So it's pretty clear 64-bit server computing is going to become the norm in the near future, and as that happens, Microsoft will take the opportunity to rid itself of the patch-happy 32-bit kernel and actively enforce its policy that the kernel should not be patched — using PatchGuard as its policeman.

Great news for anyone operating 64-bit servers as it ushers in a new era of secure and reliable computing? Sadly not. Because, inevitably, there's a catch. PatchGuard relies on security through obscurity, using functions that have been deliberately misnamed and general code obfuscation. Thus, if you can figure out how it works — which inevitably people have — then you can bypass it. In fact, sample code is already on the Internet that claims to stop PatchGuard's timer so the kernel is no longer regularly checked for modifications, effectively turning PatchGuard off. And researchers at the security software company Authentium also claim to have found a way to circumvent PatchGuard.

Whether PatchGuard is itself patched to prevent these workarounds is irrelevant. The point is that PatchGuard is bound to be cracked from time to time. So whereas before everyone had access to the kernel, it's now principally the bad guys that will try to modify it: Responsible vendors that previously patched it will refrain from doing so, as Microsoft prohibits it and because there's a risk that the applications will break whenever Microsoft itself modifies the kernel.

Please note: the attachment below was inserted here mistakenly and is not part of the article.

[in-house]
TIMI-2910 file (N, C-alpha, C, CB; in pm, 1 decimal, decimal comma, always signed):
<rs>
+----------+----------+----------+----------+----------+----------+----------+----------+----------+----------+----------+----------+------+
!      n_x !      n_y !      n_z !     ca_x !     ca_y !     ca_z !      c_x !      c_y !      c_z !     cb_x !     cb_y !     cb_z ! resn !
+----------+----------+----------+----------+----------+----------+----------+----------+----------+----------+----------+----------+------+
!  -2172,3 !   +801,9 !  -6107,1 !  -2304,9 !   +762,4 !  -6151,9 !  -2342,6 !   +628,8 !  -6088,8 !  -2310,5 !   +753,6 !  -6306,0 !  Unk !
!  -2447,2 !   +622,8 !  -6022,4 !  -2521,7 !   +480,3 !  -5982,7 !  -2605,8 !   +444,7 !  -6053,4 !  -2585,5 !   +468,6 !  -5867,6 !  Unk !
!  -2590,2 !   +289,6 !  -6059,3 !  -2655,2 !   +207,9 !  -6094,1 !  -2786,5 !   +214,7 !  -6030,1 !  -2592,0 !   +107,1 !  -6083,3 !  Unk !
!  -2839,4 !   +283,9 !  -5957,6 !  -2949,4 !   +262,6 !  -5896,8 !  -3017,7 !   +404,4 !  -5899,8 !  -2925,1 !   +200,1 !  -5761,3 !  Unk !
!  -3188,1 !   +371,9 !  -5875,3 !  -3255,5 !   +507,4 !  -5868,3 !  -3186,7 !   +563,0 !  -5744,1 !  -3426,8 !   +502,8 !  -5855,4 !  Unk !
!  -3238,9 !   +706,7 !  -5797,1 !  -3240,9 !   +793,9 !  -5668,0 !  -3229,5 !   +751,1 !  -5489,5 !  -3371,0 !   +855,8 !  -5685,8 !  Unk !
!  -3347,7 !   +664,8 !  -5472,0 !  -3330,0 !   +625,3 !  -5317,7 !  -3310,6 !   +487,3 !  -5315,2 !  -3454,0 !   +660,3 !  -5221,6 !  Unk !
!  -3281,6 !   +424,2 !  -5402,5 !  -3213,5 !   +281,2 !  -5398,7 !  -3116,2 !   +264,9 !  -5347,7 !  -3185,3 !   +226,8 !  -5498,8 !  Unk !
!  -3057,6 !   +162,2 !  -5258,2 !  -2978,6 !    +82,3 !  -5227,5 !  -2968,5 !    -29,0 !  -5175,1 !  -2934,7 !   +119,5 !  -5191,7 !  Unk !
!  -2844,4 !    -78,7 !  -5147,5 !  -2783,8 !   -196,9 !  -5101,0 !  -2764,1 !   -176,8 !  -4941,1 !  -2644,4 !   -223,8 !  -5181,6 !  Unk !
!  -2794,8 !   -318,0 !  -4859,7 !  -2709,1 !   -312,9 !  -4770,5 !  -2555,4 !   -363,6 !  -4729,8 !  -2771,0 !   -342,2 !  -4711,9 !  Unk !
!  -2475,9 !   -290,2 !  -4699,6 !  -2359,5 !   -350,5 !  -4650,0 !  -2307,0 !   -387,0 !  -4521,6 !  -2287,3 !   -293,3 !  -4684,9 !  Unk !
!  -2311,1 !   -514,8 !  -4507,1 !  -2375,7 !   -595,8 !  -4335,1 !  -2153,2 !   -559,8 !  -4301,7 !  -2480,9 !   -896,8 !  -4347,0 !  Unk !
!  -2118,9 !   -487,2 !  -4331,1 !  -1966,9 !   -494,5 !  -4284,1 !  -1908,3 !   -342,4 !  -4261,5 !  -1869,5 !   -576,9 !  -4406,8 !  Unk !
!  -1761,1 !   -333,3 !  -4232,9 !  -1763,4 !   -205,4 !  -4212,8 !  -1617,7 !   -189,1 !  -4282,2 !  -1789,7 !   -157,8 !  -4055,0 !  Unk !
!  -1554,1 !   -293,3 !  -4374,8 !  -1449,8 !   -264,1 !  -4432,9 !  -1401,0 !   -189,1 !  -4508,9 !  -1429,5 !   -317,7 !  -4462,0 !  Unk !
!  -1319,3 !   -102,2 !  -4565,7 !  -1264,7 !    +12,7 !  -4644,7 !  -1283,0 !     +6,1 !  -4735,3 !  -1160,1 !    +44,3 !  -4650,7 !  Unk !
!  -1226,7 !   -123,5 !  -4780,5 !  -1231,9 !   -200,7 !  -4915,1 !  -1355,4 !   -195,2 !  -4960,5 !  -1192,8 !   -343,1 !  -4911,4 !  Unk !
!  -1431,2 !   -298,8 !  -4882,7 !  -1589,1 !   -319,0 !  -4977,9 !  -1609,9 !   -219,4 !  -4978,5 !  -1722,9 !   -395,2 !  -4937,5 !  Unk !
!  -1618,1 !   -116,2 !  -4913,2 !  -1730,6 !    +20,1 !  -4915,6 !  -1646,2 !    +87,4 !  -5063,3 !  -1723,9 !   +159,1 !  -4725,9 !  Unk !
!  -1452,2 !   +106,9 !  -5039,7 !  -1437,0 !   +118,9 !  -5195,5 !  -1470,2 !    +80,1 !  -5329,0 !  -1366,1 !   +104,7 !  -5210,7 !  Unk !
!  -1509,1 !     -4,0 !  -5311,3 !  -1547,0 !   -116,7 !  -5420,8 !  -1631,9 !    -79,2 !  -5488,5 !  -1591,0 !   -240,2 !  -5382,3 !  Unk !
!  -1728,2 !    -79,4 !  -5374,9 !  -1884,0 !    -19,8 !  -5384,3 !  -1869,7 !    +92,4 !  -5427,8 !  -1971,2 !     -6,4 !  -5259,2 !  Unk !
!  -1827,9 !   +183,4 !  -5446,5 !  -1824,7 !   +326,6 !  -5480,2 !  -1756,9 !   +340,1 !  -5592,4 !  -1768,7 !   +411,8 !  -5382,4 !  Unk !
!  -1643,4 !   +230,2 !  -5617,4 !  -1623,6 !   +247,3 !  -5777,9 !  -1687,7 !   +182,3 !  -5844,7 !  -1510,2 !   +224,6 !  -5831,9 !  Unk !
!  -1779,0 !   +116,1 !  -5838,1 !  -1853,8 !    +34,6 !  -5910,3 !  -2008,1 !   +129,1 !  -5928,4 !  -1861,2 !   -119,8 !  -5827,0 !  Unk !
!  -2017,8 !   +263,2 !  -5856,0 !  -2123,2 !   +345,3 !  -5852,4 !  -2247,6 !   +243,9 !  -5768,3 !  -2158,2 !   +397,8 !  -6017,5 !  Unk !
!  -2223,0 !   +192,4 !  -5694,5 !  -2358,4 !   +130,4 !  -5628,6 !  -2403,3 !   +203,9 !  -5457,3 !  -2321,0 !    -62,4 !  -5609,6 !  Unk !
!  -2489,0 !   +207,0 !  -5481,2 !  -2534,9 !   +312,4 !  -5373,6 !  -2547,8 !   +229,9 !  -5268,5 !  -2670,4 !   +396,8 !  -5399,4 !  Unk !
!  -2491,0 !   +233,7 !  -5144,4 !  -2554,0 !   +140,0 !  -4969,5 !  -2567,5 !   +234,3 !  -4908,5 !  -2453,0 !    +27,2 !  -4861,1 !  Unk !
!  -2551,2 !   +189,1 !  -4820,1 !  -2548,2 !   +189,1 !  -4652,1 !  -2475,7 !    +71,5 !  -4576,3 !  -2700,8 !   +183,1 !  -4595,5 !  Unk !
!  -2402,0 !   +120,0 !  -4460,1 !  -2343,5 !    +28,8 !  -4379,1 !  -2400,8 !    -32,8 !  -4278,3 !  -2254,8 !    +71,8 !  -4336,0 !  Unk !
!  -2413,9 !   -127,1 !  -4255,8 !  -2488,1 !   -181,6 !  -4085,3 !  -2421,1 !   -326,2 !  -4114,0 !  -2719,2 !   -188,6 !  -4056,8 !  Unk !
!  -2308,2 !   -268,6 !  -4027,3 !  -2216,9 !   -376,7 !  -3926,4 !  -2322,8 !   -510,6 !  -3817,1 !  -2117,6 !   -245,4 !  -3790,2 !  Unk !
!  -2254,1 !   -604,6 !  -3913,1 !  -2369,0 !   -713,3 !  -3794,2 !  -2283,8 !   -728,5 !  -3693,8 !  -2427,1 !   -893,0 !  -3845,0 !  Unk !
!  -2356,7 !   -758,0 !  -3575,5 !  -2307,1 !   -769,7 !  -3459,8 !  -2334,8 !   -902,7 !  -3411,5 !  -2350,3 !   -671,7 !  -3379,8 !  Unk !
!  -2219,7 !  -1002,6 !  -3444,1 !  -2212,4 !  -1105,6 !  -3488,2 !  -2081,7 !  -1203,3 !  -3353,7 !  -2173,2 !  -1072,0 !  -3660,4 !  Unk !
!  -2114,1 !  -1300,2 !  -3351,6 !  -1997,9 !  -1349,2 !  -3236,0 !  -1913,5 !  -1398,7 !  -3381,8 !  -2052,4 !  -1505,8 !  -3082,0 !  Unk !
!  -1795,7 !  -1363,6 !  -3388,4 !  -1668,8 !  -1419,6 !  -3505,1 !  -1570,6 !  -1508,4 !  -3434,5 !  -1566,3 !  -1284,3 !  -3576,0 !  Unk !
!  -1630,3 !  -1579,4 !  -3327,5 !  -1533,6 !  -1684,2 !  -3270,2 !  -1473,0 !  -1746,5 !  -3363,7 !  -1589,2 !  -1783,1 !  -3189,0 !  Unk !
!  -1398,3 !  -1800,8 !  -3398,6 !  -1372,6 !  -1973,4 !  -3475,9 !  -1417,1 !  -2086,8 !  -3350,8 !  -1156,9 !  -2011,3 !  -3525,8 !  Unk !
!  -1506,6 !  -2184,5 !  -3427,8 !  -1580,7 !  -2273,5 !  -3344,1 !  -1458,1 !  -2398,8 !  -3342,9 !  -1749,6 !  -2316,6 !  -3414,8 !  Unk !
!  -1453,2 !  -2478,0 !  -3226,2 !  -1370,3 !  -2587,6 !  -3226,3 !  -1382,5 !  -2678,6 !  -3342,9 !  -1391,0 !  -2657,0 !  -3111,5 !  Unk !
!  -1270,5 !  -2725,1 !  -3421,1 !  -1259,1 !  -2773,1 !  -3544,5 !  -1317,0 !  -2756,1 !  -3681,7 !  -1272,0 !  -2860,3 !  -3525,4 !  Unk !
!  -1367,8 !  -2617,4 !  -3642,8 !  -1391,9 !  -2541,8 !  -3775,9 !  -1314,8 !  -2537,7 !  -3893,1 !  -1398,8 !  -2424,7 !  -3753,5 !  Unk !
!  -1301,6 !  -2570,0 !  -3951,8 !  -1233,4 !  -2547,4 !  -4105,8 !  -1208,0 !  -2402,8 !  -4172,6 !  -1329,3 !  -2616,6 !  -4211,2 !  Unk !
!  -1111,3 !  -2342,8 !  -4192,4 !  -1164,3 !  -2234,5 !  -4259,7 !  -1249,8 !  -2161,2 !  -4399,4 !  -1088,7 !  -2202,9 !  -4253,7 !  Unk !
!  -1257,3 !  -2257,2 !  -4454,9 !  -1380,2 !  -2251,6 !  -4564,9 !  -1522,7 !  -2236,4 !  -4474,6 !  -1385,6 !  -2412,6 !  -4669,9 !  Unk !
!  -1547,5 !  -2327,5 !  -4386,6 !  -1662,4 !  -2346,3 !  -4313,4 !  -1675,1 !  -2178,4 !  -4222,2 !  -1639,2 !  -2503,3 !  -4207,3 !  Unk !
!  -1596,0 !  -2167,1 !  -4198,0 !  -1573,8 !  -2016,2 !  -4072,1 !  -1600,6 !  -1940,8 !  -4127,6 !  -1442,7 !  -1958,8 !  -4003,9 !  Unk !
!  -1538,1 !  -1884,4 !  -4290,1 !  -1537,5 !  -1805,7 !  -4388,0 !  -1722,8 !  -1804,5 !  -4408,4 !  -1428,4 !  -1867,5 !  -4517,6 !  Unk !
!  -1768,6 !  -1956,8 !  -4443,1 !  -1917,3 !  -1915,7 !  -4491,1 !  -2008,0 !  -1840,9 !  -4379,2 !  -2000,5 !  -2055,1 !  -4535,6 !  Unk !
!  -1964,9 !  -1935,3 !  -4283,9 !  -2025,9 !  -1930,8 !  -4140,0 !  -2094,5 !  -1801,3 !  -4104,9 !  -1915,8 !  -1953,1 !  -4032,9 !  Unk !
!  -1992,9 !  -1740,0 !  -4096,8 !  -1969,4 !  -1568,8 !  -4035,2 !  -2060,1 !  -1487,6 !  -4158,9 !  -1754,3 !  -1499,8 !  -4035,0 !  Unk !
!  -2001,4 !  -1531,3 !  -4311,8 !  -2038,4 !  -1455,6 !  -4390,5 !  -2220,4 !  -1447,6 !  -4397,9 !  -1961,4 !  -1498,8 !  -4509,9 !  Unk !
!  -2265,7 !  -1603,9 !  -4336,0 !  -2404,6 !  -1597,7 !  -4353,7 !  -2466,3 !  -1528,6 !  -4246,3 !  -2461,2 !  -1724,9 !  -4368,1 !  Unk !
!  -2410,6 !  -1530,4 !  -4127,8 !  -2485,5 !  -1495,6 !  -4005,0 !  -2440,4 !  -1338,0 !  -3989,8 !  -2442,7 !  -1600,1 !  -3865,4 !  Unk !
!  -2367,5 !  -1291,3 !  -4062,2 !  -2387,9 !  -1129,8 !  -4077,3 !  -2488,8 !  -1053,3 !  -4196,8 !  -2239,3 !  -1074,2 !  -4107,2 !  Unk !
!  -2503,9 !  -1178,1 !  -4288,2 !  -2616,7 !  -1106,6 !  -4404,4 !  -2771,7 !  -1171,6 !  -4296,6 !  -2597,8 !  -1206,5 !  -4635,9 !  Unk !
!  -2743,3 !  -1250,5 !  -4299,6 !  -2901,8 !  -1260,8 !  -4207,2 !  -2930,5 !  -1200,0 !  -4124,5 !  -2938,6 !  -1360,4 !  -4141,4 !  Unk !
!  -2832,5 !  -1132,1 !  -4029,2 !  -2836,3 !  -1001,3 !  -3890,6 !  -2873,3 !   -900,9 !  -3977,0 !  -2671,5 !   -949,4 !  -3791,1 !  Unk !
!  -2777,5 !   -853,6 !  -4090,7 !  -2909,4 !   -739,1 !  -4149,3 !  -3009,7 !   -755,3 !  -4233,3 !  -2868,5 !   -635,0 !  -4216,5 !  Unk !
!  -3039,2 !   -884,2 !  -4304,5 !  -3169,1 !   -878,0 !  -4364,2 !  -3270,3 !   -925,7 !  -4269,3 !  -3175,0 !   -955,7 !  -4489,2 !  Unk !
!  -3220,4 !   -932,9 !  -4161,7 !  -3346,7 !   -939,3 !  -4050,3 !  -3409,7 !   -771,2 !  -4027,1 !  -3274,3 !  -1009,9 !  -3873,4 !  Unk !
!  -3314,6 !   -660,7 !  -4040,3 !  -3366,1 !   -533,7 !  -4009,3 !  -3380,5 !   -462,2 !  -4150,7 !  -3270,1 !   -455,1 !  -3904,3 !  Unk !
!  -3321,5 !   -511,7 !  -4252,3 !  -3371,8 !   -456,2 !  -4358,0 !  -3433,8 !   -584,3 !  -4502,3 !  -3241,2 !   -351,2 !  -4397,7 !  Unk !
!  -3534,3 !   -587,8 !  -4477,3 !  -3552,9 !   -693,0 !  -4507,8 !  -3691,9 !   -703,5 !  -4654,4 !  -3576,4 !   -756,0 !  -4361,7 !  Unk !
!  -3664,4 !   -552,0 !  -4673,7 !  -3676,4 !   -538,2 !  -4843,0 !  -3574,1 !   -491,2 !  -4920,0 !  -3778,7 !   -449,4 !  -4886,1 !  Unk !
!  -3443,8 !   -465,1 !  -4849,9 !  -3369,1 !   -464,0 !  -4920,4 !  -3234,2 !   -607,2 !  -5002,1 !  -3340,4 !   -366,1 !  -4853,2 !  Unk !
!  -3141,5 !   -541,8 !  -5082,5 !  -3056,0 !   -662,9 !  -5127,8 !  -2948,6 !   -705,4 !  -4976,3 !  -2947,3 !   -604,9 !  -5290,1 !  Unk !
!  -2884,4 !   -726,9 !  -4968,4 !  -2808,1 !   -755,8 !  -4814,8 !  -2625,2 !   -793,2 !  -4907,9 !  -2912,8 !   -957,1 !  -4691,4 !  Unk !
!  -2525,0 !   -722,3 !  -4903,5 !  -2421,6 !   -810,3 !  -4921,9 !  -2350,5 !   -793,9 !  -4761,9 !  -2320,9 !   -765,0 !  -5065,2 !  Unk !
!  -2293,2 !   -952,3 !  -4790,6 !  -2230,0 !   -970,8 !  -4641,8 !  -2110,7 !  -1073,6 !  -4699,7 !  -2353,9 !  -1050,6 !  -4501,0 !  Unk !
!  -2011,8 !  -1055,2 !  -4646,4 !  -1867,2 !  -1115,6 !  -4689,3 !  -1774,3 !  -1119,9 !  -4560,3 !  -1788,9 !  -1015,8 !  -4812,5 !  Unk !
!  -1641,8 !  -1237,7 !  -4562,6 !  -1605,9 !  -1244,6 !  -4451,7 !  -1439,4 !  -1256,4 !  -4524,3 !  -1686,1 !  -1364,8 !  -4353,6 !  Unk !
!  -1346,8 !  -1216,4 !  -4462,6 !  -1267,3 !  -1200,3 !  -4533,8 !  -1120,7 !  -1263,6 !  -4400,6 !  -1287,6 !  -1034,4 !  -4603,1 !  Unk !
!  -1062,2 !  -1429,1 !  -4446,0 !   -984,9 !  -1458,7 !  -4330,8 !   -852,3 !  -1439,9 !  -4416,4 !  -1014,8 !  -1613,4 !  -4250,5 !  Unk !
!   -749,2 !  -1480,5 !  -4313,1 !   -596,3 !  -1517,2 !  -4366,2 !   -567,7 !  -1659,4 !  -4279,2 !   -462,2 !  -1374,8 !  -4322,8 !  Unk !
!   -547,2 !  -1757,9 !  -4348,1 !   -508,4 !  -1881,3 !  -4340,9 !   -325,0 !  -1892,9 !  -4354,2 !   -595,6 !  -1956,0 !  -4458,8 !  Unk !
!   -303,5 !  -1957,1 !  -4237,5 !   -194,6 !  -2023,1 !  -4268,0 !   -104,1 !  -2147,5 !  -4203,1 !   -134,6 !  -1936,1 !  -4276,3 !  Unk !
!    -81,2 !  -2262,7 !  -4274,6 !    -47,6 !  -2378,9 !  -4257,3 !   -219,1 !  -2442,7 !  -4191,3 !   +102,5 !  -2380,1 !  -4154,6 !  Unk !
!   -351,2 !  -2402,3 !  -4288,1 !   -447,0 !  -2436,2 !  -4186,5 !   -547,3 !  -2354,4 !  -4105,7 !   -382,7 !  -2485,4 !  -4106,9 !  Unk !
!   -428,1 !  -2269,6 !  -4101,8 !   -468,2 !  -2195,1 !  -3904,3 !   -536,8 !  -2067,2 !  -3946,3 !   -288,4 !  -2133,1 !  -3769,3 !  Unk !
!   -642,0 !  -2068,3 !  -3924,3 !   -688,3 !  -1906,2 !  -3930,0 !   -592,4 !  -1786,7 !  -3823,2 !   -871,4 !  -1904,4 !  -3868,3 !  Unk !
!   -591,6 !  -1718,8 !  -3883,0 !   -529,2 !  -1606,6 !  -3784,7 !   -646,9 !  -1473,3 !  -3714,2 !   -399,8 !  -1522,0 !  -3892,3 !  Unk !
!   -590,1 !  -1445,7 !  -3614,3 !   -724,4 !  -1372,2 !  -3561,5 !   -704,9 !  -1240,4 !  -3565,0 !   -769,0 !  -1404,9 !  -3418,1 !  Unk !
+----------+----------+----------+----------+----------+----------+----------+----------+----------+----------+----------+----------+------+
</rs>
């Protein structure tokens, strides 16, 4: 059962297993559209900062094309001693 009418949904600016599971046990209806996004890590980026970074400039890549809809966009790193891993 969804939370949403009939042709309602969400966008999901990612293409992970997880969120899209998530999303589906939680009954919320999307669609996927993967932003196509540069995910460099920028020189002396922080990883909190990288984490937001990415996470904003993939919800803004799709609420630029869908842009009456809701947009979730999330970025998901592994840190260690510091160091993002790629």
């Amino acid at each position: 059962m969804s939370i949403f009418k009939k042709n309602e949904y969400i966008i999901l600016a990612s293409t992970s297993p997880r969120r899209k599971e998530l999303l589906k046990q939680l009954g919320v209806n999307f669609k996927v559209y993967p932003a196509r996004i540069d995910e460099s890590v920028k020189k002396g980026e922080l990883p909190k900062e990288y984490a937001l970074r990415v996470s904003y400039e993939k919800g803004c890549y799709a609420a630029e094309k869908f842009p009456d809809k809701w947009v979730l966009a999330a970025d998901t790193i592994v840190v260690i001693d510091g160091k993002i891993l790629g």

The real problem here is much deeper, and one Microsoft is aware of and cannot get around. It's simply not possible to protect the kernel using code running at the same privilege level as the code trying to subvert it. The only way to monitor and supervise the kernel effectively and ensure its integrity is to do so at a more privileged level. What this would entail (and has been hinted at by Microsoft staff working on kernel security) is locking down the kernel using hardware-assisted security technology: using a virtual machine hypervisor to run the kernel, and presumably the rest of the operating system.

Cast in this light, PatchGuard could be interpreted as an intermediate step between Microsoft's "patch the kernel as much as you like, but without our approval" approach to the 32-bit platform, and a kernel that is locked down and rock solid. That PatchGuard is hackable as it stands is unimportant. It's a signal that kernel patching is unacceptable, and vendors must get serious and find other ways to make their software work.

Microsoft has promised a set of APIs to help security vendors do this. When they will appear is anyone's guess.

If and when a move to a hypervisor-based kernel security system is put in place, legitimate software vendors will have had ample time to make their products work, and malware writers will have a much tougher time writing rootkits and other exploits to subvert 64-bit systems. The kernel, at last, may be secure. And not ahead of time.

This article was originally published on Mar 22, 2007